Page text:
If you love reading something scary around Halloween, Winnipeg Public Library has a great variety of horror-themed graphic novels to check out.
This isn’t Sabrina the Teenage Witch you remember from the comics (except for taking place in the ‘60s, which was when the original Sabrina comics started) or the fun ‘90s TV show. Roberto Aguirre-Sacasa is the creator of the hit TV show Riverdale as well as the Sabrina show based on the Chilling Adventures of Sabrina which will be coming out this month. While Sabrina lives with her aunts Hilda and Zelda (who are very cavalier about their taste for human flesh) she doesn’t know a lot about her tragic family history. The plot thickens as a mysterious figure known as Madam Satan, disguised as the drama teacher, comes to town and starts to stir up trouble for everyone. Definitely not for the squeamish!
Harrow County is a limited series which just wrapped up this year. which just wrapped up this year. A farm girl named Emmy learns on her 18th birthday the life she thought she was living is a lie. Her father is not really her father and she has strange and mysterious powers. Finding out her identity is only the beginning of the story. One of the most fascinating characters is the “haint” she befriends. He’s the skin of a boy who she often brings in her bag with her, though his skinless body often goes and gathers information for her. The art is entirely done in watercolour and is often beautiful and horrifying. The American TV network Syfy has picked it up to be developed into a show.
The Simpsons Treehouse of Horror: Dead Man’s Jest (multiple authors)
Even after The Simpsons went past its prime long ago, the Treehouse of Horror Halloween episodes were often still the best part of a season. I always end up watching a few of those classic episodes every October. The writers add all sorts of supernatural and weird elements to the stories since they weren’t part of the ongoing canon. Dead Man’s Jest has many spooky stories, some written by celebrities like Alice Cooper and Rob Zombie. Some particular standout stories are “Two Tickets to Heck!” and “The Legend of Batterface”.
Penny Dreadful (based on the TV series created by John Logan)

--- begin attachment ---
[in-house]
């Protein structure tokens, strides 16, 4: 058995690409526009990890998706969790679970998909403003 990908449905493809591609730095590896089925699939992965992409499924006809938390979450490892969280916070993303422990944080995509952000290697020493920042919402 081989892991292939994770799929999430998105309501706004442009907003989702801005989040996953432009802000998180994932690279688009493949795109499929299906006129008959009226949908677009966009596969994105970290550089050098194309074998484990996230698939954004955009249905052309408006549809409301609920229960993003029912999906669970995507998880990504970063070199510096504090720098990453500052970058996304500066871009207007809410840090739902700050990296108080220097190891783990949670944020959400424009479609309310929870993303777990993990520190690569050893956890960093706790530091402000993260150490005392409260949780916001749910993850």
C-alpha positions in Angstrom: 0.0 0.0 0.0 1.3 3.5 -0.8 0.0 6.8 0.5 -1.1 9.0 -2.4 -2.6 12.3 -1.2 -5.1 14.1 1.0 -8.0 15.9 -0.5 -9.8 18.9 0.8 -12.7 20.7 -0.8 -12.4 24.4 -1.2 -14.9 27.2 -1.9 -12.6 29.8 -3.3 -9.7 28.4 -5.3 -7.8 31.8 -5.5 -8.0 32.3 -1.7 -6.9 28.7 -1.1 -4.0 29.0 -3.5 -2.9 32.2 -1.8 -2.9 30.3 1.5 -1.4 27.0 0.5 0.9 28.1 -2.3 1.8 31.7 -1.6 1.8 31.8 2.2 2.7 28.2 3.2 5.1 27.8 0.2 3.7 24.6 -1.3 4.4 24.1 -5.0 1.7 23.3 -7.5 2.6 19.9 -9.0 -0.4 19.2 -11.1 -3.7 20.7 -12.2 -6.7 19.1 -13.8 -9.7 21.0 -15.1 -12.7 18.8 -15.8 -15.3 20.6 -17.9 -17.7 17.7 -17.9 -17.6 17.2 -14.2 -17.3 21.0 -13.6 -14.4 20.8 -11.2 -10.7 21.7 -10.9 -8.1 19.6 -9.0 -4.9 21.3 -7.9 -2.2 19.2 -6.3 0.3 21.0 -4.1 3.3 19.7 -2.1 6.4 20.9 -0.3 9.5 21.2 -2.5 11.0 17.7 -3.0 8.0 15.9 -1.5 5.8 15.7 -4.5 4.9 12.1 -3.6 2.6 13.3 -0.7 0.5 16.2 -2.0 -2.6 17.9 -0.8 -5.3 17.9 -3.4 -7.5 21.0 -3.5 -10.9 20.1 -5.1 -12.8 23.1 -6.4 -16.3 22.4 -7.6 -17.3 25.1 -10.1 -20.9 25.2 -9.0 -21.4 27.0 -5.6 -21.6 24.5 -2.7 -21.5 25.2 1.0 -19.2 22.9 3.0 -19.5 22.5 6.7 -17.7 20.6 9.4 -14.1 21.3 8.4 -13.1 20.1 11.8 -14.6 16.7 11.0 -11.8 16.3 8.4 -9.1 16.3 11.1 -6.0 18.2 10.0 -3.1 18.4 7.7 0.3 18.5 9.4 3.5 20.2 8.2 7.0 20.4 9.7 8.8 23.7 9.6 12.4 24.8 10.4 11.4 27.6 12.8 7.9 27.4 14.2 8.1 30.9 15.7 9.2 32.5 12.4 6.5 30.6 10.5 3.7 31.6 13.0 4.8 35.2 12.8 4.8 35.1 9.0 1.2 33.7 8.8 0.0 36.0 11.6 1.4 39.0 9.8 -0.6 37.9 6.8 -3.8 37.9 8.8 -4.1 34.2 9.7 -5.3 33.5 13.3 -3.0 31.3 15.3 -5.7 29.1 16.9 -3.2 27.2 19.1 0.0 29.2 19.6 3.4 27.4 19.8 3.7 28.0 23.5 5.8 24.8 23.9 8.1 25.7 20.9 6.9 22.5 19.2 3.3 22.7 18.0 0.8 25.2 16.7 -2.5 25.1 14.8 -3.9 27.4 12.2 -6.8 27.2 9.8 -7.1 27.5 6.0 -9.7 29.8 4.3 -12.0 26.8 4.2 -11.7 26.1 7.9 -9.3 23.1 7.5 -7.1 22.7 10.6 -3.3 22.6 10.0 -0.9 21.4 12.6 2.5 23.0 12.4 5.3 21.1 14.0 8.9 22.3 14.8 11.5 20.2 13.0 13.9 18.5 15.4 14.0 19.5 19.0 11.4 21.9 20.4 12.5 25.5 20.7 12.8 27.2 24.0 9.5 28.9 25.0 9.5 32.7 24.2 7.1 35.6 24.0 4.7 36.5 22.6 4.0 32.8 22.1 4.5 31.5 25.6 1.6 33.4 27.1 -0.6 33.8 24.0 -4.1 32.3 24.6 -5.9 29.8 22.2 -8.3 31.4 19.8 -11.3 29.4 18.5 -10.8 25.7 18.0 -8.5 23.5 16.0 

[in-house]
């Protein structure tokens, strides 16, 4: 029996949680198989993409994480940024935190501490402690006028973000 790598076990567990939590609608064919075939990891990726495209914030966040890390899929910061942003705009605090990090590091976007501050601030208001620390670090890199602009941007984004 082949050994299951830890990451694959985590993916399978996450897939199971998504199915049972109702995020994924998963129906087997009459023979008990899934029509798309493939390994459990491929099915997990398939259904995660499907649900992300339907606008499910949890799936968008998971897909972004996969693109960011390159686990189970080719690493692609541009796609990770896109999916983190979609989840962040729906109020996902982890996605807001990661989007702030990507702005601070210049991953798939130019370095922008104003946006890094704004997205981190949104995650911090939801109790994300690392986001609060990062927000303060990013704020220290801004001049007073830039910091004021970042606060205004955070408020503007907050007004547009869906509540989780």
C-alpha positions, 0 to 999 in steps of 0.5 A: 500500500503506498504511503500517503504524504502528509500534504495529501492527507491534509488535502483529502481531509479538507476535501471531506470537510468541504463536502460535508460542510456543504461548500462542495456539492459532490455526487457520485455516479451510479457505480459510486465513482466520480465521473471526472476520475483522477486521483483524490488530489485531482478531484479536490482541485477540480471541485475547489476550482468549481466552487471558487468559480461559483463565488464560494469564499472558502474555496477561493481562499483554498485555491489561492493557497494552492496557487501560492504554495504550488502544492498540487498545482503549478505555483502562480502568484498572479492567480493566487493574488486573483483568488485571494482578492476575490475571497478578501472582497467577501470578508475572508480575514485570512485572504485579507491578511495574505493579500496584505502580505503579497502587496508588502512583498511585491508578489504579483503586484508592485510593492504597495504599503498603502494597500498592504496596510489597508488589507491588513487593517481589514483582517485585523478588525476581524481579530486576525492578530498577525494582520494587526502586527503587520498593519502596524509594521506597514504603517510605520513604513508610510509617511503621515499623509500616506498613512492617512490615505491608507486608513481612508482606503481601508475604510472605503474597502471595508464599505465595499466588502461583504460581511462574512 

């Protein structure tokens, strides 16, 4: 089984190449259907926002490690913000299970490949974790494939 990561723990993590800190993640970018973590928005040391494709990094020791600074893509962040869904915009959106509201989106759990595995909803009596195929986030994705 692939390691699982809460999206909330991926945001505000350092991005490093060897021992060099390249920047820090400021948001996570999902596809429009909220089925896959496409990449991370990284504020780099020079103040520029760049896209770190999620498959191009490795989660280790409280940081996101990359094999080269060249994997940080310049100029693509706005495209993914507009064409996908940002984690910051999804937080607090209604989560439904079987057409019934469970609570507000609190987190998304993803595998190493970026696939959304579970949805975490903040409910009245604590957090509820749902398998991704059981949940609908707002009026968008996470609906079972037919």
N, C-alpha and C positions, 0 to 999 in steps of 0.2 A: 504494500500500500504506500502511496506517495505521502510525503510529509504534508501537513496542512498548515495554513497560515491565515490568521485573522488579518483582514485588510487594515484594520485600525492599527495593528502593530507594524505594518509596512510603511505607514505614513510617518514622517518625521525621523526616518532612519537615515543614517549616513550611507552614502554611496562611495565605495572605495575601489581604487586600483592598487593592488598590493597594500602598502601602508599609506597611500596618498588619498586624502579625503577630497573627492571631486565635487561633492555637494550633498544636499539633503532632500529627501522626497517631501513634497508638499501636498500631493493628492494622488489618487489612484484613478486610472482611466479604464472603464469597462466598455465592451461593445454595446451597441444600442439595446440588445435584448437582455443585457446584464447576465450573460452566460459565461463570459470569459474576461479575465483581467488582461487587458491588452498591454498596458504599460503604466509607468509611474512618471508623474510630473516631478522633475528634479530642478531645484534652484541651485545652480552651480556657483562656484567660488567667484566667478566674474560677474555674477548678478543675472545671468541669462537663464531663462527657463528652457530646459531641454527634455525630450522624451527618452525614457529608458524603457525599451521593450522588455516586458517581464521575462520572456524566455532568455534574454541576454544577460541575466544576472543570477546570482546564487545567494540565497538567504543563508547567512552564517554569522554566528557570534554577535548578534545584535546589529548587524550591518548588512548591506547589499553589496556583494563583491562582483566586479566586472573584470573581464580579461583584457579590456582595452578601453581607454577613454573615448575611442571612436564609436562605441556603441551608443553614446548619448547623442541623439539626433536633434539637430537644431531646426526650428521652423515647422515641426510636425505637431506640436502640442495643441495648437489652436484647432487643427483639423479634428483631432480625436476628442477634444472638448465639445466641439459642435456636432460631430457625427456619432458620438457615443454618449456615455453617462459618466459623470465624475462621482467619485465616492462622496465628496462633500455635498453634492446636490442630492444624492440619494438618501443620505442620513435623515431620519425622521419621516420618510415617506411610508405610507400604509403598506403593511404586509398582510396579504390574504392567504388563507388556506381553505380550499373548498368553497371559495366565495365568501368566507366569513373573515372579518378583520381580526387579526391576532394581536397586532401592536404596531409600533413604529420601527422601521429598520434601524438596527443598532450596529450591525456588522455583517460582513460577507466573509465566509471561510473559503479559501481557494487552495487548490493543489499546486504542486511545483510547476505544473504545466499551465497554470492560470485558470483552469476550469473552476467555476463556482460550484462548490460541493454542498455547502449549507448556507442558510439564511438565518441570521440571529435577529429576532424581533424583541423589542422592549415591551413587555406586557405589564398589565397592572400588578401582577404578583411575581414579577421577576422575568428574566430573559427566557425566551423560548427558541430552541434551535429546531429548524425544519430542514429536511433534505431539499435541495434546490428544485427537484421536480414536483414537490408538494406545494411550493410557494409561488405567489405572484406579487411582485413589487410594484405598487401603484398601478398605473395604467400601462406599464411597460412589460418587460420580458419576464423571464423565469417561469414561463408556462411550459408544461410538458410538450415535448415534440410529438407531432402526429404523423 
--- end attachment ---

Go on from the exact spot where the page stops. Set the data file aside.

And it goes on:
Penny Dreadful was a was a very dark TV show that starred multiple figures from classic literature such as Frankenstein and Dorian Grey. The figure at the heart of the show, however, was the complicated and flawed woman Vanessa Ives. This graphic novel is a prequel of the show, which goes into the history of Vanessa’s failed mission of trying to save her doomed friend Mina Harker from the clutches of Dracula. A scary story but I would recommend watching the television show first (all DVDs are available through the library) before reading the graphic novel as there is a lot that the reader is assumed to know already.
This was originally published as a short story by Neil Gaiman, then turned into a graphic novel with the help of Michael Zulli and Todd Klein. The story seems almost semi-autobiographical—the main character sounds very similar to Neil Gaiman himself and the artistic depiction looks like him as well. However the story itself has some mysterious supernatural elements that leave you wanting more. The Gaiman character and his friends take a rather grumpy and tiresome acquaintance named Miss Finch for a night on the town to a strange circus which seems to appear rather cheesy and laughable. Things take an unexpected and exciting sharp turn when a performer asks them which one of them “will gain all that you desire, in the cabinet of wishes fulfilled”. Great for fans of Gaiman as well as first time readers.